It is relatively common that we as human beings sometimes feel low and dejected, say for example after a traumatic incident or on the death of a loved one.
But in normal conditions, the low feeling doesn’t last too long. We don’t call it a mood disorder. But feelings of sadness can also recur for a long time, enough to throw a person’s life out of normalcy. In such cases we call it a disorder.
The exact causes are unknown but its speculated that biological, genetic and environmental factors play a major role. Traumatic events and/or substance abuse also often aggravate the mental conditions by causing imbalances in chemicals in the brain.
A mood disorder is one where the patient experiences one or more kinds of mood disturbances. Such disturbances in mood often cause life activities to be disrupted.
Basically, the stable state of a person’s mind can be flanked by broadly two conditions on either side. One is the depressive category, and the other, manic.
When the mind goes into the depressive category, it manifests feelings of sadness and hopelessness. Alternatively, on the manic side it becomes overly energised and ambitious, often leading to delusions of grandeur.
The Given below are the types of mood disorders.
Major Depression: Is usually the case when the patient shows less interest in day to day activities, feels sad and hopeless and starts feeling suicidal for a period of at least two weeks. A major depressive episode causes the patient to lose the ability to concentrate on any task; loss of energy. Consequently, one loses interest in activities giving rise to extreme feelings of hopelessness and sadness. Suicidal thoughts often eventually follow.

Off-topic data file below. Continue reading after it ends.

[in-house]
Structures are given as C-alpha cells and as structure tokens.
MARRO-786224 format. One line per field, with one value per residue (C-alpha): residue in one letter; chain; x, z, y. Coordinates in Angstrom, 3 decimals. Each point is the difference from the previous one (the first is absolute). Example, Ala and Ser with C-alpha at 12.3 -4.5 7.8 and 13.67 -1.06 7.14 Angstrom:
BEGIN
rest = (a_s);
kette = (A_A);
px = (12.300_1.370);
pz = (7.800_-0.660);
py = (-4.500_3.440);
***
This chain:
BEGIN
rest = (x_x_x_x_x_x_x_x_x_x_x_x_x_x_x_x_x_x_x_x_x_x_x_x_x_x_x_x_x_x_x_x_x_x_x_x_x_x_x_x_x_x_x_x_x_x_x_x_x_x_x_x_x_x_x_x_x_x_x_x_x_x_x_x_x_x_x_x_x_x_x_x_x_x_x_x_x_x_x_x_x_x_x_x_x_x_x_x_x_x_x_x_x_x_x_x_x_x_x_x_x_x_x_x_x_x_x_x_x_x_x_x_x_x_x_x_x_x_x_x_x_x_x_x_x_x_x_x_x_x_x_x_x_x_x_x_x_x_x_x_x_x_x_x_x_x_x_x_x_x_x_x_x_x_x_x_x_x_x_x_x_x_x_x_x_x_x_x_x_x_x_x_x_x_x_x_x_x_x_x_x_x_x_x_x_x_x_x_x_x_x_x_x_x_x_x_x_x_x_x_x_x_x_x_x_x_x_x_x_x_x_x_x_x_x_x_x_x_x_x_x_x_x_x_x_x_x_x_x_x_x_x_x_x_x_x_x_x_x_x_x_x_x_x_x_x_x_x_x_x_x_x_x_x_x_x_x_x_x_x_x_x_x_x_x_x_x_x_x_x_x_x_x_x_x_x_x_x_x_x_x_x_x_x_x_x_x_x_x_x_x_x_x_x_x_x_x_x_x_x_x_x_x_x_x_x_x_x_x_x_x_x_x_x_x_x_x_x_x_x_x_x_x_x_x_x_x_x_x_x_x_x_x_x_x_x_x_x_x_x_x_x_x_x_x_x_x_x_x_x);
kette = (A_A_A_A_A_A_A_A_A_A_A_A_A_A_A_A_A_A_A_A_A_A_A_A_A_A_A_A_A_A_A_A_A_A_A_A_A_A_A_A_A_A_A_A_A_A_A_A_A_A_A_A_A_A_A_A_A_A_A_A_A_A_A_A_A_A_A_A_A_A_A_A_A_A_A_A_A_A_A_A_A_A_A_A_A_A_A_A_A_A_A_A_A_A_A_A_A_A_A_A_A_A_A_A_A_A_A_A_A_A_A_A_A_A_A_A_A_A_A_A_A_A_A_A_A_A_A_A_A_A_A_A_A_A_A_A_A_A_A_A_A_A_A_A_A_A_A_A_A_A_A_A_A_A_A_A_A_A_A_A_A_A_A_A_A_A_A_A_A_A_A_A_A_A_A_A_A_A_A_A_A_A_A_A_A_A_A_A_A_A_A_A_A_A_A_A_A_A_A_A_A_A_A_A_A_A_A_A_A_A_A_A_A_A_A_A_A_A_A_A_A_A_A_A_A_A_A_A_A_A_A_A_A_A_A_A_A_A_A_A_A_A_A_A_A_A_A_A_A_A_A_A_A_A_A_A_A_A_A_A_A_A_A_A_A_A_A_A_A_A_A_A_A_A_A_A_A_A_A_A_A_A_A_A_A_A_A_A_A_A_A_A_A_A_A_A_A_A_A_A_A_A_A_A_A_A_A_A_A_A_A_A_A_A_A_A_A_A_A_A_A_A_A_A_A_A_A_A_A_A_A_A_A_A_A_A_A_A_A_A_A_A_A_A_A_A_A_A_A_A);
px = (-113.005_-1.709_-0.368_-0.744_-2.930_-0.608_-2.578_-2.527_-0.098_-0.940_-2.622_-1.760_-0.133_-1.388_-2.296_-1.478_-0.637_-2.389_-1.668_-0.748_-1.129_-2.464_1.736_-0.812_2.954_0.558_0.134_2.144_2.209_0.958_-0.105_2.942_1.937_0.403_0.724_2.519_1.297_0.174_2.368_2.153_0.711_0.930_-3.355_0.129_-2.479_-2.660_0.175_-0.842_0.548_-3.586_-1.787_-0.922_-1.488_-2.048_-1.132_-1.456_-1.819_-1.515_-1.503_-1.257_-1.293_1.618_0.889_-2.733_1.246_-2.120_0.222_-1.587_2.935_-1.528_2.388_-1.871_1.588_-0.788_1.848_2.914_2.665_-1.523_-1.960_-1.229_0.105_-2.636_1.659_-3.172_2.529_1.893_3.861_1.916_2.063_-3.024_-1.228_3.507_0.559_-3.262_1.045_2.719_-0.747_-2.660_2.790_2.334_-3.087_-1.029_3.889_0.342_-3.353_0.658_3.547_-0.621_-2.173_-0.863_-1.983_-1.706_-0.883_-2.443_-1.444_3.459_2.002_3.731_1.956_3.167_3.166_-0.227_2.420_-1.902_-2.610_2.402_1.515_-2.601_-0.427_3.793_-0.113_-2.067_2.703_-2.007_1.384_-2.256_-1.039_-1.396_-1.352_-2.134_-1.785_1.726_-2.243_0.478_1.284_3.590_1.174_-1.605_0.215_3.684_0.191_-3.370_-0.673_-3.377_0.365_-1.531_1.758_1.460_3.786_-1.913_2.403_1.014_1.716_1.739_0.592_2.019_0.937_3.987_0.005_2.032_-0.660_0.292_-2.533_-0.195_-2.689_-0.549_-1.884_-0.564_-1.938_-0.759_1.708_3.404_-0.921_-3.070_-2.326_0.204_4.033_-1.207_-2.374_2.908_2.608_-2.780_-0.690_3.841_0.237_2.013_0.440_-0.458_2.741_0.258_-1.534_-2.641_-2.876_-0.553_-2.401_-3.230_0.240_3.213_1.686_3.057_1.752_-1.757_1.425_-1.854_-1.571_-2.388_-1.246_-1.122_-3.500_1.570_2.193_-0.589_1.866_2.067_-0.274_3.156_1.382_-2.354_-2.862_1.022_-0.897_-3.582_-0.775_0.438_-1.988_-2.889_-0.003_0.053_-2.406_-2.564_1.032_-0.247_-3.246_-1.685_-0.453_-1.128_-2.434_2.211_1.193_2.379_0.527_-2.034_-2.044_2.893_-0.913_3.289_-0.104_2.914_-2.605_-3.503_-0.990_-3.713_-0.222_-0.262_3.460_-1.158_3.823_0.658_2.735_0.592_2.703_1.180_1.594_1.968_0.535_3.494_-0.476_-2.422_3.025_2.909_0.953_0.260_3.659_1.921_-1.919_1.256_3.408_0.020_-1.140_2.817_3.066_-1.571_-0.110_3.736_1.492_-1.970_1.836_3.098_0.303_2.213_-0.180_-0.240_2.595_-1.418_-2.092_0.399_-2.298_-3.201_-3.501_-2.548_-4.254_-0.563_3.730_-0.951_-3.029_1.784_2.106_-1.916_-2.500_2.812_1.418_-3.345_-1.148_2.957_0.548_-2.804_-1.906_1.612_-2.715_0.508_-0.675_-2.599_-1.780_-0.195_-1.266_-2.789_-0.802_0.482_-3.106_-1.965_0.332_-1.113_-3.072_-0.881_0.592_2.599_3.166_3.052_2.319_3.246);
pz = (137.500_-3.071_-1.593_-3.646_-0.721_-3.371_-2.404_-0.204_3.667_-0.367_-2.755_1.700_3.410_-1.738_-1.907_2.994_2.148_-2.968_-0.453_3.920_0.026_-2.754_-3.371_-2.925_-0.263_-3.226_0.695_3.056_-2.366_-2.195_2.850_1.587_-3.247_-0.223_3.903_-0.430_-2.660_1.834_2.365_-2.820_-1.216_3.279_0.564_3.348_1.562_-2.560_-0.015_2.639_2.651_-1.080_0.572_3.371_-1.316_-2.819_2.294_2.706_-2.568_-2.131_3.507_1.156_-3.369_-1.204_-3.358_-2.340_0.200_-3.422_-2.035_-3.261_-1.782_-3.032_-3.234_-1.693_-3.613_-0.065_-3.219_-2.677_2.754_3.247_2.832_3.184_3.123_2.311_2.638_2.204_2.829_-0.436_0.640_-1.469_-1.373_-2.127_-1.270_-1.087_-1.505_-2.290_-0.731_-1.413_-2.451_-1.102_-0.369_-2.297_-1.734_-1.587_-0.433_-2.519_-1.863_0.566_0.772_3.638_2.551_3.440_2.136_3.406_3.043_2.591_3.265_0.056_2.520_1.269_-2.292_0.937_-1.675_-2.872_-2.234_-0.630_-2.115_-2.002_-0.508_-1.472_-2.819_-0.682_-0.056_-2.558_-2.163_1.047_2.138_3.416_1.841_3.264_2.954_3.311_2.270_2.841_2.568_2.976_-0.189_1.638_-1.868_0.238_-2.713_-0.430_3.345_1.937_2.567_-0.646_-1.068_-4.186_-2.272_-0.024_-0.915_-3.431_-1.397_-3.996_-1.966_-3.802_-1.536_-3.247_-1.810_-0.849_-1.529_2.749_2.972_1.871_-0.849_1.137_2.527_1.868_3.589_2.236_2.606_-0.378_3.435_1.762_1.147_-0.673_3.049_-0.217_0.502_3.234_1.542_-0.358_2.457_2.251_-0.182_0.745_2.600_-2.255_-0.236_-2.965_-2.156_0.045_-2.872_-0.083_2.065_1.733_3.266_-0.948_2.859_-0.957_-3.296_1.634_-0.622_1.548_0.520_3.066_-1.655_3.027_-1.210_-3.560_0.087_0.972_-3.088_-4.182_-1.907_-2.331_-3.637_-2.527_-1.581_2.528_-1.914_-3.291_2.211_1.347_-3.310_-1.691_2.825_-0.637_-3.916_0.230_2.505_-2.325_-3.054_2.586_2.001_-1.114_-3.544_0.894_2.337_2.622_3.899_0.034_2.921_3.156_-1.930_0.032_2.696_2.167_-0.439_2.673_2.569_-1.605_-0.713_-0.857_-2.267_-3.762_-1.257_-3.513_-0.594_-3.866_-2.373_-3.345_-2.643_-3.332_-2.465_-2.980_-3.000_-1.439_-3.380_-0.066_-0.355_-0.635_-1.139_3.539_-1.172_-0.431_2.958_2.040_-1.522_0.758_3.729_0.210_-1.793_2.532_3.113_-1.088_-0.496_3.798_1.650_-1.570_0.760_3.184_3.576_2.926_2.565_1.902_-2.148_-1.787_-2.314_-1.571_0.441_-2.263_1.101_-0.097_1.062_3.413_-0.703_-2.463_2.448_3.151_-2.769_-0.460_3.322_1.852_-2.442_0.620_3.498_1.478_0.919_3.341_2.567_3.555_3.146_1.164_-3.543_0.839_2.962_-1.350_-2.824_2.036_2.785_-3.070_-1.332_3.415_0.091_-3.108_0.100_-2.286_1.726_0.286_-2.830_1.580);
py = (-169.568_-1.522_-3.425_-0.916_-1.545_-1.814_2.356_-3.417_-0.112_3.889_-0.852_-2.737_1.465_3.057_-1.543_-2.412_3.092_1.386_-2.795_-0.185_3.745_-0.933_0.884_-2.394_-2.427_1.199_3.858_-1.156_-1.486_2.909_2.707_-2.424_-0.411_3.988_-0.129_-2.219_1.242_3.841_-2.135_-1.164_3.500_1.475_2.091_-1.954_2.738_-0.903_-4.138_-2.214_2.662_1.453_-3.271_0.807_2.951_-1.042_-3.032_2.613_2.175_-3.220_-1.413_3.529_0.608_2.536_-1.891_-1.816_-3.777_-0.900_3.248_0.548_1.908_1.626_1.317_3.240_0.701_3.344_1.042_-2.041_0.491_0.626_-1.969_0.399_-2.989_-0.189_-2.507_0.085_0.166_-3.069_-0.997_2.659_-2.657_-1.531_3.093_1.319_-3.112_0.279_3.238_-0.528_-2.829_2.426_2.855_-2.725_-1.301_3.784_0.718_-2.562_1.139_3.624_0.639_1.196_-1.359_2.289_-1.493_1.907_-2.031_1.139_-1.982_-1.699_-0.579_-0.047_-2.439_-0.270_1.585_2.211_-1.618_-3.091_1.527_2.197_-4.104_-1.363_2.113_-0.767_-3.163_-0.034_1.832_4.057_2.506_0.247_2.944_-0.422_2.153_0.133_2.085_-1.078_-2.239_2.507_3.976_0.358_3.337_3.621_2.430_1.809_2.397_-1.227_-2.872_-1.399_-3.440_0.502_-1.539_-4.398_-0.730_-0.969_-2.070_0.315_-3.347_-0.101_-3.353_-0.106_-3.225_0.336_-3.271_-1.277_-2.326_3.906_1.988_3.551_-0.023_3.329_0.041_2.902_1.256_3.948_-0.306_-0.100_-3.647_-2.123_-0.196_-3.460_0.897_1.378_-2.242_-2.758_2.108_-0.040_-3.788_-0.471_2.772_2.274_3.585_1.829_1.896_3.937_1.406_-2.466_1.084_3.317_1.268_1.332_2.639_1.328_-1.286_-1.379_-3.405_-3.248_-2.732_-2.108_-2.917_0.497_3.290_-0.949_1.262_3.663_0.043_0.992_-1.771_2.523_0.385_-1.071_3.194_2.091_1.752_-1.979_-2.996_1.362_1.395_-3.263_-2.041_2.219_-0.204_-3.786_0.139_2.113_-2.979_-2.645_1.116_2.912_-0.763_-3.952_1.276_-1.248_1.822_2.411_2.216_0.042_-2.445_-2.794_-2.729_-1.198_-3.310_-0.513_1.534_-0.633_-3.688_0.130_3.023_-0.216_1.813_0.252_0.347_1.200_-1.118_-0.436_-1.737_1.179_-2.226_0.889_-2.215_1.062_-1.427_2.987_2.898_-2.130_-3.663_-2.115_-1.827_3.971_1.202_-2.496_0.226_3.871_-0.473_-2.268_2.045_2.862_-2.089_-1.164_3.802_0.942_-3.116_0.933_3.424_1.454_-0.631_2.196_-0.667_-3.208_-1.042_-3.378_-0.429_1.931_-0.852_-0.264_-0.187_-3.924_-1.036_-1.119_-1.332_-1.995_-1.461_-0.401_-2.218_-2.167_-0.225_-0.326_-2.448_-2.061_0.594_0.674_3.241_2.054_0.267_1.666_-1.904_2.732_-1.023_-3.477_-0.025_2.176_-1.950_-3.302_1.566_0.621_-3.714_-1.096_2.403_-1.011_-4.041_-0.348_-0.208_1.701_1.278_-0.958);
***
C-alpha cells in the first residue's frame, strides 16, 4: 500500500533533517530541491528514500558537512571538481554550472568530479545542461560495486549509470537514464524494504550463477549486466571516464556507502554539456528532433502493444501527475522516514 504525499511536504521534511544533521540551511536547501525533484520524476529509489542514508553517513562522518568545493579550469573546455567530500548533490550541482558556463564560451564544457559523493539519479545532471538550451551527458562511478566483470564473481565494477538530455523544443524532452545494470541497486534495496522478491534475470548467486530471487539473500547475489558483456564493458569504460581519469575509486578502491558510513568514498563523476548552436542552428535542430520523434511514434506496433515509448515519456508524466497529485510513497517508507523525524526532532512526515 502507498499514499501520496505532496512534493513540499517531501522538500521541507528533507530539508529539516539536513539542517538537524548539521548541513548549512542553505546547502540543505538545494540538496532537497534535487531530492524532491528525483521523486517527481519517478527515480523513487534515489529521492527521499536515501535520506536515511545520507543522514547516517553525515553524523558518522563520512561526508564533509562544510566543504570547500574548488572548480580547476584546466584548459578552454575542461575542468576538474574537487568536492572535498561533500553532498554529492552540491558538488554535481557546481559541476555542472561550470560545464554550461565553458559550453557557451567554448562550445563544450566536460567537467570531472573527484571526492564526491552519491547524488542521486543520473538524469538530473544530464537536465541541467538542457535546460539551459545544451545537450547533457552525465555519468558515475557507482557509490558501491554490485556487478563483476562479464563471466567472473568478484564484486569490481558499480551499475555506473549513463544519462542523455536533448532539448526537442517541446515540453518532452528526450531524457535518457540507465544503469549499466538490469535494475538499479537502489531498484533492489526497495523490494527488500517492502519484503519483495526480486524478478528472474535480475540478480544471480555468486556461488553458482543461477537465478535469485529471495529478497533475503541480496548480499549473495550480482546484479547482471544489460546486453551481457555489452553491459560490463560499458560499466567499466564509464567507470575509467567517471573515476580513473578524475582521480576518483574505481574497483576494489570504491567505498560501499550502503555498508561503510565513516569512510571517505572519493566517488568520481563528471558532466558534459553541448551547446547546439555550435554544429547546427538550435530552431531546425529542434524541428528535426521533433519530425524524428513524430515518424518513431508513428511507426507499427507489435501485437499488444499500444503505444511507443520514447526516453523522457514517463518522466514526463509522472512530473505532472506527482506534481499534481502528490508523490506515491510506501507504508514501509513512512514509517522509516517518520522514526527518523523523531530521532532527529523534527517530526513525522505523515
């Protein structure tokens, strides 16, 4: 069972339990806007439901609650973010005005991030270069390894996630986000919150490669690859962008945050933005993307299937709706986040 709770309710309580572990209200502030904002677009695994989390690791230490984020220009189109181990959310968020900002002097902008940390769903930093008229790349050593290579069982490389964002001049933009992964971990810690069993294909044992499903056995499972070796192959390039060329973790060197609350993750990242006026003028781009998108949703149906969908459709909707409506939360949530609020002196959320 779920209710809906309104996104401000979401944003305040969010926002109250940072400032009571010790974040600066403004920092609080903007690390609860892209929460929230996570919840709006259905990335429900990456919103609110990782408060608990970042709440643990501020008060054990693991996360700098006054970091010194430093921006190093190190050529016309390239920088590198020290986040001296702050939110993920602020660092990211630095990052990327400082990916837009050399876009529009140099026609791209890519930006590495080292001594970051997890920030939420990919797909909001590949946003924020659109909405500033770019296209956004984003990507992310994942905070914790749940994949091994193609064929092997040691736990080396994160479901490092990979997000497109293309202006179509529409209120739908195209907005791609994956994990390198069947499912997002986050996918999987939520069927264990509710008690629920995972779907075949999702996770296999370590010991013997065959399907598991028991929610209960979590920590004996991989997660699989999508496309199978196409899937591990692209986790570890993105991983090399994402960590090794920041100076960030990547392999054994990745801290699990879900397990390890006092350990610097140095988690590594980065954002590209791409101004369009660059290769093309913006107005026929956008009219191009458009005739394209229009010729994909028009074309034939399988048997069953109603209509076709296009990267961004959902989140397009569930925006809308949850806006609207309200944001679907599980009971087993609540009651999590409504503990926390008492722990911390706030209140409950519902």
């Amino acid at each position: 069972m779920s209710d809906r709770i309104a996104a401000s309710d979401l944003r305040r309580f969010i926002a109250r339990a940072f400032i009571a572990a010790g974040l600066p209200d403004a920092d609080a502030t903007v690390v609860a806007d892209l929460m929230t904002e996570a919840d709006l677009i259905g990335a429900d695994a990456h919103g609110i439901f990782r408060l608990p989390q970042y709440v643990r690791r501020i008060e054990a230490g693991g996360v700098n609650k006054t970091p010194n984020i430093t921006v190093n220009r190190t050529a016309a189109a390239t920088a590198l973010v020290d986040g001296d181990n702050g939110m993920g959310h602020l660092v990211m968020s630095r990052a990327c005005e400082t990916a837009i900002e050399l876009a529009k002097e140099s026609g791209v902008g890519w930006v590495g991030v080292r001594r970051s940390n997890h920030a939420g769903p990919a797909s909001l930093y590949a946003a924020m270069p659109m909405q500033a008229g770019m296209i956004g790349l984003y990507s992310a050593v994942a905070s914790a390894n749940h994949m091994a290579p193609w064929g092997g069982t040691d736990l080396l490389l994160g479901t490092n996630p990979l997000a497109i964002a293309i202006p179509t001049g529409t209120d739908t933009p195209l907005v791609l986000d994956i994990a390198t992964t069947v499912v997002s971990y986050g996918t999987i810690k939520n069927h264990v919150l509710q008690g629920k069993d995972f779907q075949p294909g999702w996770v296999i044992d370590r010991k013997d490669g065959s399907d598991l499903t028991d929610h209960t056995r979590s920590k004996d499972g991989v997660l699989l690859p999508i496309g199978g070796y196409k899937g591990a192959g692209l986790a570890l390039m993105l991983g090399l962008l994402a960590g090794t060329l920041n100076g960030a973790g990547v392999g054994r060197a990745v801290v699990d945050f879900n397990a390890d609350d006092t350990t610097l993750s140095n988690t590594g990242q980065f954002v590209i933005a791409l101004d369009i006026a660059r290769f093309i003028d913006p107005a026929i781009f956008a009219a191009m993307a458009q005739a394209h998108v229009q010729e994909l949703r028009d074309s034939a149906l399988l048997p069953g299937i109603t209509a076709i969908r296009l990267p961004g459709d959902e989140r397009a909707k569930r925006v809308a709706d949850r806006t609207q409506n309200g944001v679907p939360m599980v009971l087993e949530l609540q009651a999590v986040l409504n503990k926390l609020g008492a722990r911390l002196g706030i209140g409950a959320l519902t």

Dysthymia: This is milder than major depression but the duration of it is longer, usually at least two years. Person feels irritated most of the times and shows lack of energy.
Double depression: This is a variation where patient suffers from dysthymia for long periods (at least 2 years) interspersed with episodes of major depression.
Bipolar disorder is a condition which consists of patients going through phases of depression and mania or elevated moods alternatively. In such a condition, patients often have delusions of grandeur, extremely high energy levels, happiness and phases of elaborate planning while in mania. Then occurs a period of deep depression where the patient often feels self-pity and guilt regarding activities which he had done in his manic phase . There are three sub-types.
Bipolar I: When patient has a history of one or more manic episode or a mixed episode (both manic and depressive) with or without major depressive episodes.
Bipolar II: when patient has had recurrent hypomanic (less than full-fledged mania, consisting of mainly irritability) and depressive or mixed episodes.
Cyclothymic: It involves recurrent episodes of hypomania and dysthymia. Full manic or full depressive episodes do not occur in cyclothymia.
DISORDER DUE TO ANOTHER MEDICAL CONDITION
Often termed as “Mood disorder due to a general medical condition” are depressive, manic or mixed episodes triggered by a secondary medical condition in the patient. For example, cancer, dementia, chronic illnesses, injuries etc.
DISORDER DUE SUBSTANCES
Whenever a patient has a manic, depressive or mixed episode which is triggered by abuse of or consumption of a psychotropic drug (like alcohol, marijuana, hashish, LSD etc)/chemical substance, it is called a “substance induced mood disorder”. This also often happens as an effect of wrong medication, exposure to toxins and/or other forms of treatment.